So, who stole the sun from Devastations’ heart? Alright, granted, last year’s sophomore album ‘Coal’ wasn’t exactly KC & The Sunshine Band. It was maudlin to its weeping core, contemplative, indulgent, but it was all of this set to a dusky sunset, life and hope existing just over the horizon, comfort found in poetry, occasional catharsis found via the distortion pedal. It was latter-day Nick Cave on keys and in the confessional, Johnny Cash and Chris Isaac looking after the steady blue ambience. But ‘Yes, U’, if the following morning, is the day the sun wouldn’t come up. Where there was warm glow and long shadows, there is now a cold, black, near-featureless landscape with unidentified movement just outside your peripheral vision, the occasional flickering strip of neon providing some glimmers of illumination.
“Amputees, they all aggrieve, and they would like their arms and legs back,” emotes Conrad Standish grimly during ‘Rosa’ over restless, claustrophobic drums and a curious, cautionary guitar, moments before unleashing a threatening welter of red-eyed feedback and noise, working its way towards a drawn out Armageddon climax, clawing at your ear canals and impregnating you with seeds of despair. This album is the almost exact opposite of aromatherapy oils. There should possibly be some sort of warning on the label – exceeding sensible dosage may induce irreversible paranoia. Or suchlike. “I thought I buried you, way back in my past,” he continues, under his breath (‘The Pest’). See? It is however a thrilling, near hypnotic experience at times, one that rarely drops its mask.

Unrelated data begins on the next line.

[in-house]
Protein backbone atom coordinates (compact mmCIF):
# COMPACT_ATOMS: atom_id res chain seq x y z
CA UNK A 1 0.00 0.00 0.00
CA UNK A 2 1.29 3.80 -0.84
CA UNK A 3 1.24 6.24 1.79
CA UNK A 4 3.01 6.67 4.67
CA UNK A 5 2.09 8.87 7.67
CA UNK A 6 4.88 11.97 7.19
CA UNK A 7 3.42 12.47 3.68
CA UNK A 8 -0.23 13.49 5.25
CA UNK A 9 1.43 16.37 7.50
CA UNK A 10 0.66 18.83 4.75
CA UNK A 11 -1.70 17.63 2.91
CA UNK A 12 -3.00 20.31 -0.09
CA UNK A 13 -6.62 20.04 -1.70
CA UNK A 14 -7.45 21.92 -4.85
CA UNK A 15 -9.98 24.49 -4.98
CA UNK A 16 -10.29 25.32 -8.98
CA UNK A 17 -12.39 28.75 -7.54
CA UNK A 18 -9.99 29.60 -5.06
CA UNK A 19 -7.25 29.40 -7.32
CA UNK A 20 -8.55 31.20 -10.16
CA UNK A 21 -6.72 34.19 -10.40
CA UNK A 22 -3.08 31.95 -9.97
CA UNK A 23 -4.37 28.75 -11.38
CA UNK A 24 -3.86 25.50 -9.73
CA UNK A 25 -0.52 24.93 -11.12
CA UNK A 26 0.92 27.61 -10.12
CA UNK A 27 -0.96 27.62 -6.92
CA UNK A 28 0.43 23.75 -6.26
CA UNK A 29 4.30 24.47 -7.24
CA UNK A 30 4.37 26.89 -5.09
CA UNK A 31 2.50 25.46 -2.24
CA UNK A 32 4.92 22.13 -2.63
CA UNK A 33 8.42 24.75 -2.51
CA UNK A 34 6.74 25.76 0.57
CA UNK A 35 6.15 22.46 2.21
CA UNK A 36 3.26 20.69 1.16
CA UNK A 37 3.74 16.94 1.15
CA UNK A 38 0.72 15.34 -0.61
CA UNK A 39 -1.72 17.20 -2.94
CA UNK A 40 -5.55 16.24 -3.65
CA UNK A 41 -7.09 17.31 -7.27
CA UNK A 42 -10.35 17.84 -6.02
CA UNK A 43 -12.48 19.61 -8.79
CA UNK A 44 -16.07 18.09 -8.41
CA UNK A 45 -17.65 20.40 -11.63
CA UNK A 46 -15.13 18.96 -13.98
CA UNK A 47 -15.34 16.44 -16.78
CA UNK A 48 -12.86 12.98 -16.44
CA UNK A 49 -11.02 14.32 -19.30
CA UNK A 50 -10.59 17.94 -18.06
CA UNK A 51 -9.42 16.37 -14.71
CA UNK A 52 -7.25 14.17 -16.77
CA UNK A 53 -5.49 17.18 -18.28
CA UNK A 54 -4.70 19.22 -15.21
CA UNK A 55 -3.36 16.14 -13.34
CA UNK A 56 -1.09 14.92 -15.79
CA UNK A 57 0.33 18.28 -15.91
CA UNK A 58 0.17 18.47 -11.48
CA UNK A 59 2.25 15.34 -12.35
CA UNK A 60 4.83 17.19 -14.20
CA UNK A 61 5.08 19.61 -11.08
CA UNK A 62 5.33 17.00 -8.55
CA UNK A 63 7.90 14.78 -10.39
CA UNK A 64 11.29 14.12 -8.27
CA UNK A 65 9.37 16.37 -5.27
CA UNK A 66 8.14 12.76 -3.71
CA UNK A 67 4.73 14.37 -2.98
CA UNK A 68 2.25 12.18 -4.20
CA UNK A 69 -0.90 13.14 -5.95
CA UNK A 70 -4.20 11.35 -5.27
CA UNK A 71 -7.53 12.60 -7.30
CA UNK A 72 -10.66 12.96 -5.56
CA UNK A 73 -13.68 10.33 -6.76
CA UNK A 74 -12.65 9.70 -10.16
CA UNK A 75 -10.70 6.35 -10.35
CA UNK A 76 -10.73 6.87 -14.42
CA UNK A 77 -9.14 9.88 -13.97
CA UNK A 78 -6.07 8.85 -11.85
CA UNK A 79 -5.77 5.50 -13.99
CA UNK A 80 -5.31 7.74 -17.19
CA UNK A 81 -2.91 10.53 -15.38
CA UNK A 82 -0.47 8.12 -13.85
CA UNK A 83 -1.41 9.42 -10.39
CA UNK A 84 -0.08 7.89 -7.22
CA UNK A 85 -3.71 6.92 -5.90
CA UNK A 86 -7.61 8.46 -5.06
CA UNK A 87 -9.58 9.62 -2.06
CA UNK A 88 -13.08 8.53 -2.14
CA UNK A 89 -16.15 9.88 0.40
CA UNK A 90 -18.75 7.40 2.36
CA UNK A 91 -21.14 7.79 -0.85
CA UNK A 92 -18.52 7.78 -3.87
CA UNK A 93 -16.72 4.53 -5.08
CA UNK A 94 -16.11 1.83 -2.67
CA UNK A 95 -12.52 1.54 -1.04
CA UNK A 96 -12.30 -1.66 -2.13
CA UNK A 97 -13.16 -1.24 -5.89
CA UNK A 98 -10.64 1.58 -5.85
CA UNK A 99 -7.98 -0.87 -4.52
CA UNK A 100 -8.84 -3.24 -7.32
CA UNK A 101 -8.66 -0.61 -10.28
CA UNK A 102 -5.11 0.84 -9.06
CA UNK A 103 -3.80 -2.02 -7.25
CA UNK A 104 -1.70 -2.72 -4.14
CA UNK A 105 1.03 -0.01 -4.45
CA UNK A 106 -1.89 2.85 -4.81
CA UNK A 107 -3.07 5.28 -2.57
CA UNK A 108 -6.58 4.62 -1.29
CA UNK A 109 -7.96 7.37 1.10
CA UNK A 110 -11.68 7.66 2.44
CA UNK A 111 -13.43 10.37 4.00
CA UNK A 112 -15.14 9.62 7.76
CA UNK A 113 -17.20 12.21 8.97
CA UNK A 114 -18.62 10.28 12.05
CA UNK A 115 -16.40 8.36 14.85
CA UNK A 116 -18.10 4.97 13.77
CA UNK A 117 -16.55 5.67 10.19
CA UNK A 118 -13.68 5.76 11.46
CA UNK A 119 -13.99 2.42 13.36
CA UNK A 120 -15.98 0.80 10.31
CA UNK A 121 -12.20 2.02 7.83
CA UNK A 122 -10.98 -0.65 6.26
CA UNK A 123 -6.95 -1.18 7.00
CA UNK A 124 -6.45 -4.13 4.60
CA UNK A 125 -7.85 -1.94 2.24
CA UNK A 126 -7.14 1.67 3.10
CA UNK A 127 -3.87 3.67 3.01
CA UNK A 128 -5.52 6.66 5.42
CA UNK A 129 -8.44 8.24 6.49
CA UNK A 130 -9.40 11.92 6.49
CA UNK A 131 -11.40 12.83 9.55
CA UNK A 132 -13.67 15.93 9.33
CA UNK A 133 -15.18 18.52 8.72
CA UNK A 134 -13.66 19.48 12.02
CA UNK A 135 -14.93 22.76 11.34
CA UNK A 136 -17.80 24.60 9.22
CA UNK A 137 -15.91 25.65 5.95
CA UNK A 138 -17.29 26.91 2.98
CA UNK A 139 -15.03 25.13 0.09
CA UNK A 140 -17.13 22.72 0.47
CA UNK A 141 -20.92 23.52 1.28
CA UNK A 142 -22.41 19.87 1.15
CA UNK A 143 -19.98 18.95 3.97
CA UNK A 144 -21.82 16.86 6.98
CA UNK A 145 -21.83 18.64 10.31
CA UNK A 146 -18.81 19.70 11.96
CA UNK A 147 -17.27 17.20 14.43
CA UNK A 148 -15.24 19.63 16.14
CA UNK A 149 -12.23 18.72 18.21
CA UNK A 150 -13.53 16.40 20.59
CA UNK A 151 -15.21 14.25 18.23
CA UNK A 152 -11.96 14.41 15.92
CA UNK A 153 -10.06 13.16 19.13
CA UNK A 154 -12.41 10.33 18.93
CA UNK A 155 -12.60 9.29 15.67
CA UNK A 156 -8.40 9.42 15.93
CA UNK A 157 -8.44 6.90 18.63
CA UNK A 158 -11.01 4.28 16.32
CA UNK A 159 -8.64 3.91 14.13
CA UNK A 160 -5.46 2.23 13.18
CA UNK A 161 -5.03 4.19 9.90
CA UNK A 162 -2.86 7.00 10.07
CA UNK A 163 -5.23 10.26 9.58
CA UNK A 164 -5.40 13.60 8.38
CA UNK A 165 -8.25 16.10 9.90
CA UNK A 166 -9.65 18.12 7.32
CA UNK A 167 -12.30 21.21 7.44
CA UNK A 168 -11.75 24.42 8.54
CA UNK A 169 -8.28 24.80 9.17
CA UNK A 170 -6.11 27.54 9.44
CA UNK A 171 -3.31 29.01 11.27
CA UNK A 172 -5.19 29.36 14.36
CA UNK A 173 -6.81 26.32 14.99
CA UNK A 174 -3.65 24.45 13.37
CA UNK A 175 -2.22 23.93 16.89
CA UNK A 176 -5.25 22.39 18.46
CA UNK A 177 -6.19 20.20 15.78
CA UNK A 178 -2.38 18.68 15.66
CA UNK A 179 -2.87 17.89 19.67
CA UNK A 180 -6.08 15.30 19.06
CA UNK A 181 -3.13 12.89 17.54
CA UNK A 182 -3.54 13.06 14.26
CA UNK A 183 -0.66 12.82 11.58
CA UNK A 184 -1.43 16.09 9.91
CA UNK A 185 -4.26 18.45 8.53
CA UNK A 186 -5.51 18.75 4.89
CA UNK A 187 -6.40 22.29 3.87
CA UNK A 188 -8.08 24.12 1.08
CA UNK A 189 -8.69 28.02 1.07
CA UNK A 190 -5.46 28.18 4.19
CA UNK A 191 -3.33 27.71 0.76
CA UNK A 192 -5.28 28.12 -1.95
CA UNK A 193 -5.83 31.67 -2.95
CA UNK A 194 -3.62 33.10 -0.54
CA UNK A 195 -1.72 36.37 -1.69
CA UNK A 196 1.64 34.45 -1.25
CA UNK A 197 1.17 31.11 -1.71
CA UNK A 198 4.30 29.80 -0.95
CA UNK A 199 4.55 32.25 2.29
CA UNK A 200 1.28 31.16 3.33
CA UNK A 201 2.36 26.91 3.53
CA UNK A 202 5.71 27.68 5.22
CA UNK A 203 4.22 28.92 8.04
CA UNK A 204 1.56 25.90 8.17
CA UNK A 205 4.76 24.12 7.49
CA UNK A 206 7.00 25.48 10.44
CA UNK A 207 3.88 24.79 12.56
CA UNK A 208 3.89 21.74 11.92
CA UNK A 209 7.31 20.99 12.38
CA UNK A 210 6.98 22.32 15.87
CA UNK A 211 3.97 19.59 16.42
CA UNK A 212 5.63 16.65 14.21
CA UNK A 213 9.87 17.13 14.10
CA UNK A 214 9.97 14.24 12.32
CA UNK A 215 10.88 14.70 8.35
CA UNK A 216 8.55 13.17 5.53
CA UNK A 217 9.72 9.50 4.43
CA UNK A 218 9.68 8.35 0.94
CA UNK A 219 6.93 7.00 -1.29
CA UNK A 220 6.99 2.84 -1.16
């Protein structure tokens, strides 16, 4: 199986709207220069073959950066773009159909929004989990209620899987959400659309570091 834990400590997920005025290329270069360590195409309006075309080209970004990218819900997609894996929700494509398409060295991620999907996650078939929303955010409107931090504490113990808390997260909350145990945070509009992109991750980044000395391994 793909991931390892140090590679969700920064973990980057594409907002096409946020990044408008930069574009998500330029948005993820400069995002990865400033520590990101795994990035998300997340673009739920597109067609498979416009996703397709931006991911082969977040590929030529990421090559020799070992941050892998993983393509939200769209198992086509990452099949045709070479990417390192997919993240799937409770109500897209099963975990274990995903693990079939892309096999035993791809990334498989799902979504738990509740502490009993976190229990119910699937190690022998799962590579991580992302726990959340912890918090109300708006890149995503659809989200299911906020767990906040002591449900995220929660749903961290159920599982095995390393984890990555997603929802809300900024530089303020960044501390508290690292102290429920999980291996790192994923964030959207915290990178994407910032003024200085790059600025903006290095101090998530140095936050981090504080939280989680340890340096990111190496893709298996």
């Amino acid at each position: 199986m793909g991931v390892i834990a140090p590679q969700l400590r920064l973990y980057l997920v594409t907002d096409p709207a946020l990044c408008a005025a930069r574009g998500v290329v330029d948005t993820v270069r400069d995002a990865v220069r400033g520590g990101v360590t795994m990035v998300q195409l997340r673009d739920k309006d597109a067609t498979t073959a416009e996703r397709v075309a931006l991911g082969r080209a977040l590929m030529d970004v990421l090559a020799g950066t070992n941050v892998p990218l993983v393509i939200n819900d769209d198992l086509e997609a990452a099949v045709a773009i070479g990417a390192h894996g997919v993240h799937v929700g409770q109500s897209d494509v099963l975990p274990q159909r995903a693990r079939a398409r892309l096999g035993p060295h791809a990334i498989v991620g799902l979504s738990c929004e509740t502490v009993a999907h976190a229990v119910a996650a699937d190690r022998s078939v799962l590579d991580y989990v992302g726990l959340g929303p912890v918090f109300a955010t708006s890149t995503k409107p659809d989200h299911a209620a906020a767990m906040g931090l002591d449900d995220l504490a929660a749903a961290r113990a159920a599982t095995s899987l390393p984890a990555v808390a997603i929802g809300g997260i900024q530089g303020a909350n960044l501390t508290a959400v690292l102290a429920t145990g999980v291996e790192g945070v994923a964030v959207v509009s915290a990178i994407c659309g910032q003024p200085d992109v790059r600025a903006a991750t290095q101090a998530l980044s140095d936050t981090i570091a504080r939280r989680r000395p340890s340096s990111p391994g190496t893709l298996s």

While Nick Cave remains a commanding spectre, it is only his extreme gothic and slowly-but-sinisterly traits that inform ‘Yes, U’. It’s really much more enslaved to 80s minimalism, krautrock, Can, Neu! It’s an album that’s frugal with its emotion to say the least, and its cold dislocated narratives are echoed chill for chill by the cruel precision of the musical backing. ‘Oh Me, Oh My’ most closely resembles their old selves, though slowed down to a dense funereal dirge, the deep bass like a low register pulse. ‘As Sparks Fly Upward’ is a bond between their old and new; icy, high key synthesised atmospherics and a heavy, dry, organic rhythm section driving forth. It’s both ethereal and resolute. The album ends on ‘Misericordia’, a decidedly Can-esque pin-drop hall of mirrors piece of instrumental avant garde, which would have previously seemed confusingly off-piste, but in this context is the perfect bow on top of a thoroughly unsettling 10 tracks.share this: